Electrified fencing is usually used to control animals with smaller and cheaper fence constructions than would otherwise be necessary with non-electrified wires. A typical live fence installation has a long wire or wires starting from an electric fence energizer and extending to surrounding fields in various complex configurations. In principle, the voltage of an electric fence depends on the desired power of the shock and the distance up to which shocking occurs. This varies from about 2,000 V (2 kV) to about 10,000 V (10 kV). A 10,000-V output is the maximum voltage allowed by international regulations.
Faults in electric fences are very difficult to locate because the average live fence holds kilometers of wires. The cordless live fence tester circuit, presented here, is a quick and easy solution for farmers and electric fence owners who want to know at a glance if there is power on their electric fence. By simply pointing the “antenna” of the tester toward the fence, you can find out whether or not it has power. In the case of a live (electrified) fence, a red light will blink in the tester. One advantage of this simple design is that there is no direct connection to the fence. The circuit can detect radiated signals/high-voltage pulses coming through the air from inches away. The 3-V (1.5 V x 2) battery-powered design is centered around the 74HC14 (IC1), a hex inverter with Schmitt-trigger inputs. A Schmitt-trigger input can transform a slowly changing input signal into a sharply defined, jitter-free output signal. In the circuit, the “antenna” (probe) is the free end of the 1M resistor (R1) connected to a small rectangular copper strip, which should be isolated for safety with a suitable heat-shrink tube. Switch S1 is the power on/off switch and LED2 (green) is the power status indicator. LED1 (red) indicates the presence of electricity in the close proximity of the antenna.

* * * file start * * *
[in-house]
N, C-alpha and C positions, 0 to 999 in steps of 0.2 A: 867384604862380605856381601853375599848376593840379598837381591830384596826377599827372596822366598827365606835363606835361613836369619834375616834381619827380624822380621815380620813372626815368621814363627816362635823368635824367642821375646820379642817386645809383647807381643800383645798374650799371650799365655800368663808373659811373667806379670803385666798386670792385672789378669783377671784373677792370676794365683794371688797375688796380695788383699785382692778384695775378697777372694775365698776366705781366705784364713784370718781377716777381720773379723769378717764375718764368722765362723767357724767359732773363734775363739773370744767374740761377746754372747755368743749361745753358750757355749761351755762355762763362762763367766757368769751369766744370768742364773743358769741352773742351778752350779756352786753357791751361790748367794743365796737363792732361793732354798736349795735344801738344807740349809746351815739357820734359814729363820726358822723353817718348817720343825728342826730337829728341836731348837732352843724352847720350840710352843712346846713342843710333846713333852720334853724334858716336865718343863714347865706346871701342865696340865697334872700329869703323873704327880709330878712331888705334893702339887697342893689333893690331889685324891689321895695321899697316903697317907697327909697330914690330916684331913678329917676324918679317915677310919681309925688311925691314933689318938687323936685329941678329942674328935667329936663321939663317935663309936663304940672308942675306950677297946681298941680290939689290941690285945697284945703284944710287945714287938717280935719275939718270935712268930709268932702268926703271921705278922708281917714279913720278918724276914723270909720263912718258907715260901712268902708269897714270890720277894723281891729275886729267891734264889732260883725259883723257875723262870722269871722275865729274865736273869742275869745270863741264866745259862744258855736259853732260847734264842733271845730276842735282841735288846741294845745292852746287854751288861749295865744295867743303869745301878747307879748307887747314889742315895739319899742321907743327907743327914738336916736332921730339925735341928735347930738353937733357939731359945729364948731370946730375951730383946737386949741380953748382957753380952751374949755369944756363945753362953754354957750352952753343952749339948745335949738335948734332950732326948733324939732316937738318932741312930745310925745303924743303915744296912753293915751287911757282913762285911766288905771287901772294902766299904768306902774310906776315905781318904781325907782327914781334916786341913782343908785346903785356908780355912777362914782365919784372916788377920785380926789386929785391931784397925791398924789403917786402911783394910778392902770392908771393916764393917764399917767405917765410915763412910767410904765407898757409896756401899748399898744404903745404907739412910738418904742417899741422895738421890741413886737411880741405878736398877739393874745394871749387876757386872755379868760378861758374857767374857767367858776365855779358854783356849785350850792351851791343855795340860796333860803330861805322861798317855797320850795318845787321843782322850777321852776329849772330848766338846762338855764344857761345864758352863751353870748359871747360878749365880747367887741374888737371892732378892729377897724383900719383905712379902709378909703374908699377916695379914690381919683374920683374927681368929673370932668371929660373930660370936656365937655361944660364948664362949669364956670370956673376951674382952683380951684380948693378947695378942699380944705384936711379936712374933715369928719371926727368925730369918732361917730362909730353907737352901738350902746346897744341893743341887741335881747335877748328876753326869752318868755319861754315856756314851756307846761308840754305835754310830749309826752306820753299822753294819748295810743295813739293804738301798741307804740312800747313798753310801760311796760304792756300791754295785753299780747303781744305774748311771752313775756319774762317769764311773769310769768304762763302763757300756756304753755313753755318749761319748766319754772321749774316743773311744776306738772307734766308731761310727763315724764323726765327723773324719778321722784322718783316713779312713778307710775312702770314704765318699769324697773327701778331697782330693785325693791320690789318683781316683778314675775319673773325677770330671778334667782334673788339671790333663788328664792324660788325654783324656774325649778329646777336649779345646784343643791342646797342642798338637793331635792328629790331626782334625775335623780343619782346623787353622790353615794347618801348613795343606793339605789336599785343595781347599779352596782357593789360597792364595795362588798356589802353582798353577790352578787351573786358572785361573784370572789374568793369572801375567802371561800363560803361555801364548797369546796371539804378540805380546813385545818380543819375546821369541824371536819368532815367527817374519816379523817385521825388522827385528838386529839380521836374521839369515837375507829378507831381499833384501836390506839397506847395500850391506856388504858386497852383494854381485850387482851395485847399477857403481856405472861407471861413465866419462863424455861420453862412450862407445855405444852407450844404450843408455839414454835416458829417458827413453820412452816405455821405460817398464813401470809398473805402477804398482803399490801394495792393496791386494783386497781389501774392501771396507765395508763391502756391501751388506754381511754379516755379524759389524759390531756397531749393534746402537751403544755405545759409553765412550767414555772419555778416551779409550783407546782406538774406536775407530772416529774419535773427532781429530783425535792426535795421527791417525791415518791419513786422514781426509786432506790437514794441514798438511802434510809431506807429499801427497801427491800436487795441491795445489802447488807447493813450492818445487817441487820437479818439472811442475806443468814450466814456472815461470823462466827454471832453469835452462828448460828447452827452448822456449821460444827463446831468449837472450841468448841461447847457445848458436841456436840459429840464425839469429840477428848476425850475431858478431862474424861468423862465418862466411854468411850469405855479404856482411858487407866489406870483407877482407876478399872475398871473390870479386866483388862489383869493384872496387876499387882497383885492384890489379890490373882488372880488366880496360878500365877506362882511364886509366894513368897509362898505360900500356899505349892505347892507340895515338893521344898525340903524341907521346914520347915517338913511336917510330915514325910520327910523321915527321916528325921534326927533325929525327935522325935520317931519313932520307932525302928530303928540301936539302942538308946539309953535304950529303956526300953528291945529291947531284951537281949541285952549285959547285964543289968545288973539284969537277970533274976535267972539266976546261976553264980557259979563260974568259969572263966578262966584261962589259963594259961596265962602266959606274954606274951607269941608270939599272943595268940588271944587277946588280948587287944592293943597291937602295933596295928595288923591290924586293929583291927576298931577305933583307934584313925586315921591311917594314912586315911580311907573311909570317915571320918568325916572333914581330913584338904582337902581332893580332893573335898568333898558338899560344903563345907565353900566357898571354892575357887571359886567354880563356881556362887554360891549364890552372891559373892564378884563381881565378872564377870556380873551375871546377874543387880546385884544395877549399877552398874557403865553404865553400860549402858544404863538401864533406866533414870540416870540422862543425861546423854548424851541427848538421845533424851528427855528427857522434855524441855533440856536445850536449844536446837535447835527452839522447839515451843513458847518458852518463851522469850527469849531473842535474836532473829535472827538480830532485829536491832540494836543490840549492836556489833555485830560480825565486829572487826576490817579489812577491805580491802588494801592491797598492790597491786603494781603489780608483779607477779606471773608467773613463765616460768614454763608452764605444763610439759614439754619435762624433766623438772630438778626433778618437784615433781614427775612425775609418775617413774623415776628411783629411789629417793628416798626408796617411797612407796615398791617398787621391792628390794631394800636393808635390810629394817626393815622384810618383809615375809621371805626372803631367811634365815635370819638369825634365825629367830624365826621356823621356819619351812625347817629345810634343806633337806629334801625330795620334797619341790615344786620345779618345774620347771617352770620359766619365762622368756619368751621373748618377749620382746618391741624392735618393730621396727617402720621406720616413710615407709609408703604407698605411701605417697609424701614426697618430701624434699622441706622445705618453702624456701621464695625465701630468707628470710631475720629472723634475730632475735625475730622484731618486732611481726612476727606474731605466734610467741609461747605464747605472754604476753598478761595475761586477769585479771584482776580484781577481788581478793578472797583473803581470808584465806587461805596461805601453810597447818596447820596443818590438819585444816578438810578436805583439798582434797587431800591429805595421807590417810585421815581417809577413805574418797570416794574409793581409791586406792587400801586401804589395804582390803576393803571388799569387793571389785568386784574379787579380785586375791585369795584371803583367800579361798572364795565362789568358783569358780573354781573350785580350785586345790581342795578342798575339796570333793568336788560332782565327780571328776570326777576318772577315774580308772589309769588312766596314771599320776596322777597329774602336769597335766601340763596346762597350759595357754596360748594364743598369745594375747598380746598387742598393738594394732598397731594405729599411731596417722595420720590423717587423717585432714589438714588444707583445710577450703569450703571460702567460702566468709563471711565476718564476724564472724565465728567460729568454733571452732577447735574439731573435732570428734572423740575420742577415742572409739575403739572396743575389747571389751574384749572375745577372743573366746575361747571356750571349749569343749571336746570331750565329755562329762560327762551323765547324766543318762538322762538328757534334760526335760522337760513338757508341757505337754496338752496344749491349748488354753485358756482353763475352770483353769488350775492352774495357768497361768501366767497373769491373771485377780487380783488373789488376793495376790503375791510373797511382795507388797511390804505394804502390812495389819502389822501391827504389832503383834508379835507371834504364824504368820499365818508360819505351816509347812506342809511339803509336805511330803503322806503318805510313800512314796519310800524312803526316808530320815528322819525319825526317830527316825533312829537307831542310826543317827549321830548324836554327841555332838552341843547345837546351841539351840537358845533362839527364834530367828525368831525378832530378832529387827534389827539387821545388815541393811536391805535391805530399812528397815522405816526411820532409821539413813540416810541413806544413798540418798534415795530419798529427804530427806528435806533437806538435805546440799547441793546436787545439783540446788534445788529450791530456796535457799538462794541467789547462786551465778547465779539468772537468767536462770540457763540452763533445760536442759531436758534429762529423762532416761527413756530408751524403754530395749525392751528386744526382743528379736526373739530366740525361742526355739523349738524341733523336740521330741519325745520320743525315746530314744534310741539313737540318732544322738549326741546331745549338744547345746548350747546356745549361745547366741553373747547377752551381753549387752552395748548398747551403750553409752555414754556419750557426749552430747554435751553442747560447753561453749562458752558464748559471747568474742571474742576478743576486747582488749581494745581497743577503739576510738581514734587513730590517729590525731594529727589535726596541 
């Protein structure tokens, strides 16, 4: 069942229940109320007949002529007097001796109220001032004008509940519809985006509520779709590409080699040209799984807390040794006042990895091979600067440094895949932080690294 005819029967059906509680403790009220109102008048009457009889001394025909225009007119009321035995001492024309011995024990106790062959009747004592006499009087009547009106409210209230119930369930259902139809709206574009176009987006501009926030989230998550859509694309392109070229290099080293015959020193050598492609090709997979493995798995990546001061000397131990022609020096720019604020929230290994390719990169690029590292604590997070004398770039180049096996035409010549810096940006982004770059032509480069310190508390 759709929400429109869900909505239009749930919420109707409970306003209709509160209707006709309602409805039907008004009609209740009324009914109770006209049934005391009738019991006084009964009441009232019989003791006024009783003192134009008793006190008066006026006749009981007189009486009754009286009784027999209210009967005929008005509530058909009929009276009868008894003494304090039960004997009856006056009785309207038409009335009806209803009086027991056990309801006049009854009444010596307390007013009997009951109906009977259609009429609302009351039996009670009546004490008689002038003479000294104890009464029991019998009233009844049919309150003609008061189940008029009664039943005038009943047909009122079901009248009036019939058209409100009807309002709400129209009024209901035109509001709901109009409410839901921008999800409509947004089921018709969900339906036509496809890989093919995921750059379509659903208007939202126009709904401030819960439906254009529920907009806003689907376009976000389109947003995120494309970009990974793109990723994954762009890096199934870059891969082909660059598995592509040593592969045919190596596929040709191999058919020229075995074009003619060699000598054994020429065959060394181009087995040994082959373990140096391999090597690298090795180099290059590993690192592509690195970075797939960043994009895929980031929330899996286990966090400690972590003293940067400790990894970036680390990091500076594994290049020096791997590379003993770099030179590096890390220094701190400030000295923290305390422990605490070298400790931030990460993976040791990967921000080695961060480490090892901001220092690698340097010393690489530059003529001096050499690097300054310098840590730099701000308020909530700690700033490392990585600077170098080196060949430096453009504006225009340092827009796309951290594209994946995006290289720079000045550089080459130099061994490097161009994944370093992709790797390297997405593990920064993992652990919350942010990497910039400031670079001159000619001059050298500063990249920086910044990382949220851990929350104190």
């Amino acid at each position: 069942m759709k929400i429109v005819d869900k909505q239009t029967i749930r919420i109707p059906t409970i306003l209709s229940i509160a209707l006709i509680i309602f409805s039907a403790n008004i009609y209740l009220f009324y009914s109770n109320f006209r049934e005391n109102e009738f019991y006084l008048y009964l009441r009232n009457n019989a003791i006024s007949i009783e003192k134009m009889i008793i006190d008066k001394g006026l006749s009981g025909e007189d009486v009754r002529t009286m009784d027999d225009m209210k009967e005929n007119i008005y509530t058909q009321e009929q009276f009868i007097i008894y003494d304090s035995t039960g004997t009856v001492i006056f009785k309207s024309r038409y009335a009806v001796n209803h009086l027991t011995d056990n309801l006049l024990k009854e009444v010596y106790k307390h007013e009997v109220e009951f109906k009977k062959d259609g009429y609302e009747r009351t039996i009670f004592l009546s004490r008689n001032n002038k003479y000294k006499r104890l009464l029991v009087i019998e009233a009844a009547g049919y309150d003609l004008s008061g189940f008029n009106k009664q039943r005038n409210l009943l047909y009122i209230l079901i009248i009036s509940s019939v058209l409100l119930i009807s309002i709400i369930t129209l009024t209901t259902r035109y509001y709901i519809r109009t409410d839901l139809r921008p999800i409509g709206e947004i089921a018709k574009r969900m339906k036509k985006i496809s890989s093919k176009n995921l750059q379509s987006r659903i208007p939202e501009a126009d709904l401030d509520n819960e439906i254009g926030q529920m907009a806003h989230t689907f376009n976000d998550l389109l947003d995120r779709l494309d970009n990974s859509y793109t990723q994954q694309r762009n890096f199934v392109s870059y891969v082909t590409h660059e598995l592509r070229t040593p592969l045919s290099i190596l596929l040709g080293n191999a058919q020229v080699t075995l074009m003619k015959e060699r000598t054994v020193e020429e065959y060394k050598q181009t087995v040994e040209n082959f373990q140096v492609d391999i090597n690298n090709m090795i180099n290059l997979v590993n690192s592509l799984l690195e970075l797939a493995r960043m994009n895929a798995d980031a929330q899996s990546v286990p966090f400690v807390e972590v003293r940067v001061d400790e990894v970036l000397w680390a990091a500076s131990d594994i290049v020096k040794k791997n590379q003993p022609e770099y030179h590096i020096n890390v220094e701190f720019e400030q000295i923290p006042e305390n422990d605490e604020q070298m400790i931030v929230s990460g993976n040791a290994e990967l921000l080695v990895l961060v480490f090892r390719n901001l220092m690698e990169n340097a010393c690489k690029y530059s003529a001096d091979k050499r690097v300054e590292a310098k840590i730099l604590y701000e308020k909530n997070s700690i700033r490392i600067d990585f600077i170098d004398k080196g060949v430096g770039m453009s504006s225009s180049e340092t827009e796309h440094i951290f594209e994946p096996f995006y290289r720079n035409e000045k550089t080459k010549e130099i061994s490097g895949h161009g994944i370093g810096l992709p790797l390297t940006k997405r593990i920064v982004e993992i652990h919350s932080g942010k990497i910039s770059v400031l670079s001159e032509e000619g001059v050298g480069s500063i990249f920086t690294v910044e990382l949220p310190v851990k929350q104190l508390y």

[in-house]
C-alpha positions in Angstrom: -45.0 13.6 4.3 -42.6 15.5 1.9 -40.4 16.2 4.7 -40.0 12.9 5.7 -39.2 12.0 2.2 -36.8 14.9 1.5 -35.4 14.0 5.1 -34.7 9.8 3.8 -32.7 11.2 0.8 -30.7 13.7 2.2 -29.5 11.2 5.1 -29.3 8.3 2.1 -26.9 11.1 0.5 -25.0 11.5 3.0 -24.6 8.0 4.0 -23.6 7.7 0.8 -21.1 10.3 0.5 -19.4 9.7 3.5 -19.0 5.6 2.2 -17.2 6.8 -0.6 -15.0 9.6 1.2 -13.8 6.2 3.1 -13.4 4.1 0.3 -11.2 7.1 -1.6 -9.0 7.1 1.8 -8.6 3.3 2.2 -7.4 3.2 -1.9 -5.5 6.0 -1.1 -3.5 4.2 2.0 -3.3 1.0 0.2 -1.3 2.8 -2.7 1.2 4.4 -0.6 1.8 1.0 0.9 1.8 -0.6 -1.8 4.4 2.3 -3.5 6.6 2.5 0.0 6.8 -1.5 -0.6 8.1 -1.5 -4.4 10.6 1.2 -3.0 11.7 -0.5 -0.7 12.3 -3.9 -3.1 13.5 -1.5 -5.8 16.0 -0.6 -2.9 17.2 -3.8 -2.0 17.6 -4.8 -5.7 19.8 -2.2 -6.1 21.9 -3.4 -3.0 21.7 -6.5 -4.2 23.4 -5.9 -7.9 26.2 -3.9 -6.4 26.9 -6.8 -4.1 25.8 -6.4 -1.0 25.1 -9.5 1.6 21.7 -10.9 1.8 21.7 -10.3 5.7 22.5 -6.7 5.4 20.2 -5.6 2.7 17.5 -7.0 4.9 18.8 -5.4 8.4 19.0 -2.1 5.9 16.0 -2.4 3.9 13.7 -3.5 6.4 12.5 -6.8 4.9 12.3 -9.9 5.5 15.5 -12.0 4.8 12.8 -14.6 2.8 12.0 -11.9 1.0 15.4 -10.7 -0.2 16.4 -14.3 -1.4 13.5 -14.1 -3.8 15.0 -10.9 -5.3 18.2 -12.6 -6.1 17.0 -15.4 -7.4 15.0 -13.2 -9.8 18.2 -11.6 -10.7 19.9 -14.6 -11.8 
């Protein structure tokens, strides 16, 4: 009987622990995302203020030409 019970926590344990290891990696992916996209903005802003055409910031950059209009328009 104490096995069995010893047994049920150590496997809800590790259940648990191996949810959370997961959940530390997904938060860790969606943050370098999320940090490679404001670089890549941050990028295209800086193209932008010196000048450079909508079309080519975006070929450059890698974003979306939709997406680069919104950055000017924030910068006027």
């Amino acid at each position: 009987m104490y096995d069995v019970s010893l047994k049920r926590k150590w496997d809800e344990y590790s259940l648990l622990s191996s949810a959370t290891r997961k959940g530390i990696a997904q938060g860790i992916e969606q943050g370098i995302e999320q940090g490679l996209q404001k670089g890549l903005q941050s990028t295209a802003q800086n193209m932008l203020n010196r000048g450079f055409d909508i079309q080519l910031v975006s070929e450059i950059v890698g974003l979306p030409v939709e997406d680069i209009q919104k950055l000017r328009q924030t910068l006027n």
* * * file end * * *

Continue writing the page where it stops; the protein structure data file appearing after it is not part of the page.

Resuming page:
My prototype, built on a small piece of perfboard, was tested with a desktop HV generator (1 kV). Since I do not have an electric fence, the current status of this design is “working, but not sure whether it is working well or not with different fences.” I have been tinkering with this for weeks, trying many things (updates will be added in due time) and probably making mistakes (which I would like to learn from). Thank you in advance for telling me when I am wrong!
Although this is a very simple design that gives a visible indication on an LED, there is often a need to measure the actual voltage level on the fence. After all, electric fencing relies on high voltage to form an effective barrier against intruders. Therefore, voltage should be used as the primary means to determine the presence or absence of faults. Nowadays, the simplest method is to feed that voltage directly into the ADC of a microcontroller. Shown below is an example circuit of the hardware interface for this task, made with some inexpensive passive components. Follow this trail to build your own microcontroller-based live fence voltage tester. First, try out this Arduino LCD Voltmeter project: startingelectronics.org/projects/.
Live Fence generates voltage in kV range, which could be lethal. Experimentation should only be attempted by those experienced with high-level voltages and safety procedures.